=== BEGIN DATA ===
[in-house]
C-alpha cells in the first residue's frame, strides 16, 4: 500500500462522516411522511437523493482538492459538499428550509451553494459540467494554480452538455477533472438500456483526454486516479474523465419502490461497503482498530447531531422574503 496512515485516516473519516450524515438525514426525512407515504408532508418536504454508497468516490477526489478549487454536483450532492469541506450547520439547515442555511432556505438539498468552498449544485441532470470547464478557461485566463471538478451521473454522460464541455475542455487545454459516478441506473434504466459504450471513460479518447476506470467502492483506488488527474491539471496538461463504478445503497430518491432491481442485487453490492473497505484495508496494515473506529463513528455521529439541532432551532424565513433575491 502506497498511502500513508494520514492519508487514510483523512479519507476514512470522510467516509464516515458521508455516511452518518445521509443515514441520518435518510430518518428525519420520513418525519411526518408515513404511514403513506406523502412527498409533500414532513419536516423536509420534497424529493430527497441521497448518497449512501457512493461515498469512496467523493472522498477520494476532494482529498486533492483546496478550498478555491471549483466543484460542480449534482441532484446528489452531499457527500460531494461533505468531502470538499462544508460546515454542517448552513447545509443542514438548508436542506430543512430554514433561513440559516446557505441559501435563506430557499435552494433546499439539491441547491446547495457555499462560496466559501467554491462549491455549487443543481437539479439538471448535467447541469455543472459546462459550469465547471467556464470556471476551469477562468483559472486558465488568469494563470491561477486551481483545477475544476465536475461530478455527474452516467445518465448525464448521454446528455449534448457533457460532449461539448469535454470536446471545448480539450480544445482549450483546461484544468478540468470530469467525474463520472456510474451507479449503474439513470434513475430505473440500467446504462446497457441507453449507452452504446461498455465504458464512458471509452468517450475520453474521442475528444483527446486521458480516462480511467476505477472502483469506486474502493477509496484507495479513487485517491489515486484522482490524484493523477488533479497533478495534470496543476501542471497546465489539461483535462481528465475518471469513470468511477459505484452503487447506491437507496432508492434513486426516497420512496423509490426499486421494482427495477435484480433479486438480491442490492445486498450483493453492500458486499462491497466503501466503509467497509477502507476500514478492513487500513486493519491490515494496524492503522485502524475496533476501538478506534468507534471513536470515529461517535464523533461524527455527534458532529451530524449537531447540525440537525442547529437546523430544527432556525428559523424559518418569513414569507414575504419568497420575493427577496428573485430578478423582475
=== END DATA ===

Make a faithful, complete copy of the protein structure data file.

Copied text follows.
[in-house]
C-alpha cells in the first residue's frame, strides 16, 4: 500500500462522516411522511437523493482538492459538499428550509451553494459540467494554480452538455477533472438500456483526454486516479474523465419502490461497503482498530447531531422574503 496512515485516516473519516450524515438525514426525512407515504408532508418536504454508497468516490477526489478549487454536483450532492469541506450547520439547515442555511432556505438539498468552498449544485441532470470547464478557461485566463471538478451521473454522460464541455475542455487545454459516478441506473434504466459504450471513460479518447476506470467502492483506488488527474491539471496538461463504478445503497430518491432491481442485487453490492473497505484495508496494515473506529463513528455521529439541532432551532424565513433575491 502506497498511502500513508494520514492519508487514510483523512479519507476514512470522510467516509464516515458521508455516511452518518445521509443515514441520518435518510430518518428525519420520513418525519411526518408515513404511514403513506406523502412527498409533500414532513419536516423536509420534497424529493430527497441521497448518497449512501457512493461515498469512496467523493472522498477520494476532494482529498486533492483546496478550498478555491471549483466543484460542480449534482441532484446528489452531499457527500460531494461533505468531502470538499462544508460546515454542517448552513447545509443542514438548508436542506430543512430554514433561513440559516446557505441559501435563506430557499435552494433546499439539491441547491446547495457555499462560496466559501467554491462549491455549487443543481437539479439538471448535467447541469455543472459546462459550469465547471467556464470556471476551469477562468483559472486558465488568469494563470491561477486551481483545477475544476465536475461530478455527474452516467445518465448525464448521454446528455449534448457533457460532449461539448469535454470536446471545448480539450480544445482549450483546461484544468478540468470530469467525474463520472456510474451507479449503474439513470434513475430505473440500467446504462446497457441507453449507452452504446461498455465504458464512458471509452468517450475520453474521442475528444483527446486521458480516462480511467476505477472502483469506486474502493477509496484507495479513487485517491489515486484522482490524484493523477488533479497533478495534470496543476501542471497546465489539461483535462481528465475518471469513470468511477459505484452503487447506491437507496432508492434513486426516497420512496423509490426499486421494482427495477435484480433479486438480491442490492445486498450483493453492500458486499462491497466503501466503509467497509477502507476500514478492513487500513486493519491490515494496524492503522485502524475496533476501538478506534468507534471513536470515529461517535464523533461524527455527534458532529451530524449537531447540525440537525442547529437546523430544527432556525428559523424559518418569513414569507414575504419568497420575493427577496428573485430578478423582475